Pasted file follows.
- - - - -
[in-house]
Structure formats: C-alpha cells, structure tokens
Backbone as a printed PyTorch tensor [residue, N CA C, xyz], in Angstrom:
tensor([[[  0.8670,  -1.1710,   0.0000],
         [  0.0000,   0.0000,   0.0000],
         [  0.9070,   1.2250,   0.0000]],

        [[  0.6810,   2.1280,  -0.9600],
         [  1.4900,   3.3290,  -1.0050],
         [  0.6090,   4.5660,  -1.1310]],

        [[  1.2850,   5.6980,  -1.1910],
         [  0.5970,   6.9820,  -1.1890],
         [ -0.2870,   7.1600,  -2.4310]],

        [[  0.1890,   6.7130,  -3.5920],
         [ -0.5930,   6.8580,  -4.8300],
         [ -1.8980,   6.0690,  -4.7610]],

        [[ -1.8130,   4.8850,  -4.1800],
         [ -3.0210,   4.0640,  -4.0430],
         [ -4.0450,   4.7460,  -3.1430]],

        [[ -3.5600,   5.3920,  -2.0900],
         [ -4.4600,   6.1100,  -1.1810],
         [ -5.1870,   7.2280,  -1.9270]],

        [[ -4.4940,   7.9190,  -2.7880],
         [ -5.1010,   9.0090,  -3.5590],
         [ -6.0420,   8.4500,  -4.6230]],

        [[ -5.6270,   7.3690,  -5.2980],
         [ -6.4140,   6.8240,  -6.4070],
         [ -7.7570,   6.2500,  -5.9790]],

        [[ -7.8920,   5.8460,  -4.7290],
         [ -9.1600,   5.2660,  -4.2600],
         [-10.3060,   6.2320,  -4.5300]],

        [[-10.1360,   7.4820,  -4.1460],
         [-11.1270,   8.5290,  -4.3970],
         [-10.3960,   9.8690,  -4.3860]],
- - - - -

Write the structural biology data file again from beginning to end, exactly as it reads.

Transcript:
[in-house]
Structure formats: C-alpha cells, structure tokens
Backbone as a printed PyTorch tensor [residue, N CA C, xyz], in Angstrom:
tensor([[[  0.8670,  -1.1710,   0.0000],
         [  0.0000,   0.0000,   0.0000],
         [  0.9070,   1.2250,   0.0000]],

        [[  0.6810,   2.1280,  -0.9600],
         [  1.4900,   3.3290,  -1.0050],
         [  0.6090,   4.5660,  -1.1310]],

        [[  1.2850,   5.6980,  -1.1910],
         [  0.5970,   6.9820,  -1.1890],
         [ -0.2870,   7.1600,  -2.4310]],

        [[  0.1890,   6.7130,  -3.5920],
         [ -0.5930,   6.8580,  -4.8300],
         [ -1.8980,   6.0690,  -4.7610]],

        [[ -1.8130,   4.8850,  -4.1800],
         [ -3.0210,   4.0640,  -4.0430],
         [ -4.0450,   4.7460,  -3.1430]],

        [[ -3.5600,   5.3920,  -2.0900],
         [ -4.4600,   6.1100,  -1.1810],
         [ -5.1870,   7.2280,  -1.9270]],

        [[ -4.4940,   7.9190,  -2.7880],
         [ -5.1010,   9.0090,  -3.5590],
         [ -6.0420,   8.4500,  -4.6230]],

        [[ -5.6270,   7.3690,  -5.2980],
         [ -6.4140,   6.8240,  -6.4070],
         [ -7.7570,   6.2500,  -5.9790]],

        [[ -7.8920,   5.8460,  -4.7290],
         [ -9.1600,   5.2660,  -4.2600],
         [-10.3060,   6.2320,  -4.5300]],

        [[-10.1360,   7.4820,  -4.1460],
         [-11.1270,   8.5290,  -4.3970],
         [-10.3960,   9.8690,  -4.3860]],